In this graph, high impact variants are frameshift mutations, splice site variants, loss or gain of stop codons, and loss of start codons. In a frameshift mutation, there is an insertion or deletion of a number of bases that is not a multiple of three. Because bases are read three at a time during translation, insertion or deletion of one or two bases will cause translation downstream of the variant to take place in a different reading frame, resulting in a radically altered protein sequence that is likely to have a premature stop codon. Splice site variants may interfere with the correct splicing of RNA (removal of introns), which could cause catastrophic changes to the sequence of the encoded protein. Stop codon gain (a nonsense mutation) will cause a truncated protein product missing all amino acids downstream of the position of the new stop codon, while stop codon loss will cause a protein to have an extension of new amino acids following what is normally the end of the protein. Loss of the start codon might eliminate the protein entirely, or result in a protein with a gain or loss of amino acids at the beginning of the protein, resulting from using another start codon.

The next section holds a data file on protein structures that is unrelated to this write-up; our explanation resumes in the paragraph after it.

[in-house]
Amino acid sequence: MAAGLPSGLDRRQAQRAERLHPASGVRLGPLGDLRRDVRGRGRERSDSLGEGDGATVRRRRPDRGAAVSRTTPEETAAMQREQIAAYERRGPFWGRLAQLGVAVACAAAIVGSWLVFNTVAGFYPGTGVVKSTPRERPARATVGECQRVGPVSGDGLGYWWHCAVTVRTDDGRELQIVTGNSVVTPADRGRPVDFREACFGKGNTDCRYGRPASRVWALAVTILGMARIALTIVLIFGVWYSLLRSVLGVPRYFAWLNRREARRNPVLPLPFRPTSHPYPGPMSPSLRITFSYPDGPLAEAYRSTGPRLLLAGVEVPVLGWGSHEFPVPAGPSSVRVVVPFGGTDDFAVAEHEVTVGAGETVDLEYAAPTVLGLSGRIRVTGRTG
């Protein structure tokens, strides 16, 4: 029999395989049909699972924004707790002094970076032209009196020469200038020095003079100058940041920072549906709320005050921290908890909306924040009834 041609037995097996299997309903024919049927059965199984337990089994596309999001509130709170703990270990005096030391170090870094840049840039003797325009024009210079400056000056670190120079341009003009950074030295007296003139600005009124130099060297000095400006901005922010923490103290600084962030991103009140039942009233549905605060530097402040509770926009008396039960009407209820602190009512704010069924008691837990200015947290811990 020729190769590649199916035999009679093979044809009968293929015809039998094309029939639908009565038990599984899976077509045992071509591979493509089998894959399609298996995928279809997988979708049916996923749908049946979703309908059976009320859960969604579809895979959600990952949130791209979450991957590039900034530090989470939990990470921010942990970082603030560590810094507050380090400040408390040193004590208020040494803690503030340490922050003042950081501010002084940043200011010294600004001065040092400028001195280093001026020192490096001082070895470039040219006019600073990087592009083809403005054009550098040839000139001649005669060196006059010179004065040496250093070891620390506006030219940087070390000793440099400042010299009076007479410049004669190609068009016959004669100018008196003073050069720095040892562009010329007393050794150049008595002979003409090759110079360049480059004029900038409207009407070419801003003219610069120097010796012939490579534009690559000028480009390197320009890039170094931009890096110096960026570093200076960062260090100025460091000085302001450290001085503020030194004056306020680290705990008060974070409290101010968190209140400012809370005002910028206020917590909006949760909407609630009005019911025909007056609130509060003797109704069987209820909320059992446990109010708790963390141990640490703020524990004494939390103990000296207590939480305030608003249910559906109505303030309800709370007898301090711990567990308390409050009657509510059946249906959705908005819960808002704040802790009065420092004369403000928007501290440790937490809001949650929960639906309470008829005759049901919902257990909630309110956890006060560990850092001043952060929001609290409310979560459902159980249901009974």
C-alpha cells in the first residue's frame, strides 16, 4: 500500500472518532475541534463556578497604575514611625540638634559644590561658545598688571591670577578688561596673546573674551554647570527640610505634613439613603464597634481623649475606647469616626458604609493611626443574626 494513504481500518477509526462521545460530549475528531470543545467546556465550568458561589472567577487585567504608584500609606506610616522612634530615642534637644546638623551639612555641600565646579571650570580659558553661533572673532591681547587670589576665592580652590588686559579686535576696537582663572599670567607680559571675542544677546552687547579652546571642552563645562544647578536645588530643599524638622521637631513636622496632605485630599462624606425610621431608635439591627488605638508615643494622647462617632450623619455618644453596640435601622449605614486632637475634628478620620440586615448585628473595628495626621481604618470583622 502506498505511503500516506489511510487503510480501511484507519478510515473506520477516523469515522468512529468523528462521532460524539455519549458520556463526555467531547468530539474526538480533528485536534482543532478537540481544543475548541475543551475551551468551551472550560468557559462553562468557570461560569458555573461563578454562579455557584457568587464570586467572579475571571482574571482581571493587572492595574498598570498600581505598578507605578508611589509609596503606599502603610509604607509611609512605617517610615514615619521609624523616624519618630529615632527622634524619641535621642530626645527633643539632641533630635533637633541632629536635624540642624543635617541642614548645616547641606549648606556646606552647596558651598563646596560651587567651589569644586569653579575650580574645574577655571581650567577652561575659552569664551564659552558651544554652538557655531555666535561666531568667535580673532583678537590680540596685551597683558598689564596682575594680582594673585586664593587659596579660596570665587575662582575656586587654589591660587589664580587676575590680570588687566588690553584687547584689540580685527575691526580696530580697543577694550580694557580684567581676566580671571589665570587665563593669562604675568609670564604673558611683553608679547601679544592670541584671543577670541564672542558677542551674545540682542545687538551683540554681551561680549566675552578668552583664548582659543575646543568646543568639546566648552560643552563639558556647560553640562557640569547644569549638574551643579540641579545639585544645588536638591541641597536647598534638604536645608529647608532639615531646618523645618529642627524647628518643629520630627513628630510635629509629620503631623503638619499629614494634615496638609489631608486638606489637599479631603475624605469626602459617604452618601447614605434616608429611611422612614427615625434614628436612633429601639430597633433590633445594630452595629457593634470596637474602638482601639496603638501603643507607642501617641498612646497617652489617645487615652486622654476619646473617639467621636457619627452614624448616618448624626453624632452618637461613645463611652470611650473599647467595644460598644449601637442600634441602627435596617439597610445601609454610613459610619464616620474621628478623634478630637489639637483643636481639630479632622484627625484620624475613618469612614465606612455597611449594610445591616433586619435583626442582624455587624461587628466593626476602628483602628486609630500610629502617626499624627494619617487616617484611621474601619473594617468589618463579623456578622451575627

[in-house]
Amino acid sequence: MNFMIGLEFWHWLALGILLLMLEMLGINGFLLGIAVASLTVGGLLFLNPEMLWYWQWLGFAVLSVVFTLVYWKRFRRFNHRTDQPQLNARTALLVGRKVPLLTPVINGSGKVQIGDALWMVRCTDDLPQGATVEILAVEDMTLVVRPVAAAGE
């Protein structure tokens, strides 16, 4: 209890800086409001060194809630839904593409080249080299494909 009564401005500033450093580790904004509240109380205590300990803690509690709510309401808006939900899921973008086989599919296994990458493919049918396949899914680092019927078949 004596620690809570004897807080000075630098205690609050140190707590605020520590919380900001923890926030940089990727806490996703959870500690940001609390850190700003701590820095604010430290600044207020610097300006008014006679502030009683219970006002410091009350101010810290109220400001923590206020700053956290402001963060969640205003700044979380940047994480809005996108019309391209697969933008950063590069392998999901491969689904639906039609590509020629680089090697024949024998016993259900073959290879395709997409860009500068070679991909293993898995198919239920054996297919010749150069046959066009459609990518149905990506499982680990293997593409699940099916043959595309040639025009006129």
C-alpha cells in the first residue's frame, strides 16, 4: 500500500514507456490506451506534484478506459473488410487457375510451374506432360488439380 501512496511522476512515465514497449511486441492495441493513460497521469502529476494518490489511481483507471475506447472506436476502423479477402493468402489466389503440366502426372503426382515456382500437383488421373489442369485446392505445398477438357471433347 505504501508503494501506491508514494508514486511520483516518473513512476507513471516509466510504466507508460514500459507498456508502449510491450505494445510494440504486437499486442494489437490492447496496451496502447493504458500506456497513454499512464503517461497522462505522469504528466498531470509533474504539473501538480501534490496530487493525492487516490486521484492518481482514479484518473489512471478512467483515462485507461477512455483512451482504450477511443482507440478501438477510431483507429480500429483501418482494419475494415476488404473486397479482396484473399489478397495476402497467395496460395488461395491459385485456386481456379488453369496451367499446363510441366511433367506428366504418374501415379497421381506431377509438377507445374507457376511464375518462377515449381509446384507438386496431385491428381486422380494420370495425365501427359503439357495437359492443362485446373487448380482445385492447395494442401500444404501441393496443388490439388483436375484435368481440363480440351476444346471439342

Variants of moderate impact include nonsynonymous substitutions and codon insertions and deletions. A nonsynonymous substitution will change a single amino acid in a protein sequence to a different amino acid. Codon insertion or deletion will add or remove one or more amino acids without altering the sequence of the protein downstream of the variant.

Variants of low impact include synonymous substitutions, synonymous stops, and start gains. The genetic code is degenerate, which means that there are multiple codons that encode the same amino acid. Most amino acids are encoded by multiple synonymous codons. Substitution of a synonymous codon would not be expected to have any impact on gene or protein function. Similarly, there are three stop codons. Substitution of one stop codon for another would not be expected to make any difference. In a start gain, there is a new start codon upstream of the original one, but the original start codon can still be used to encode a normal protein.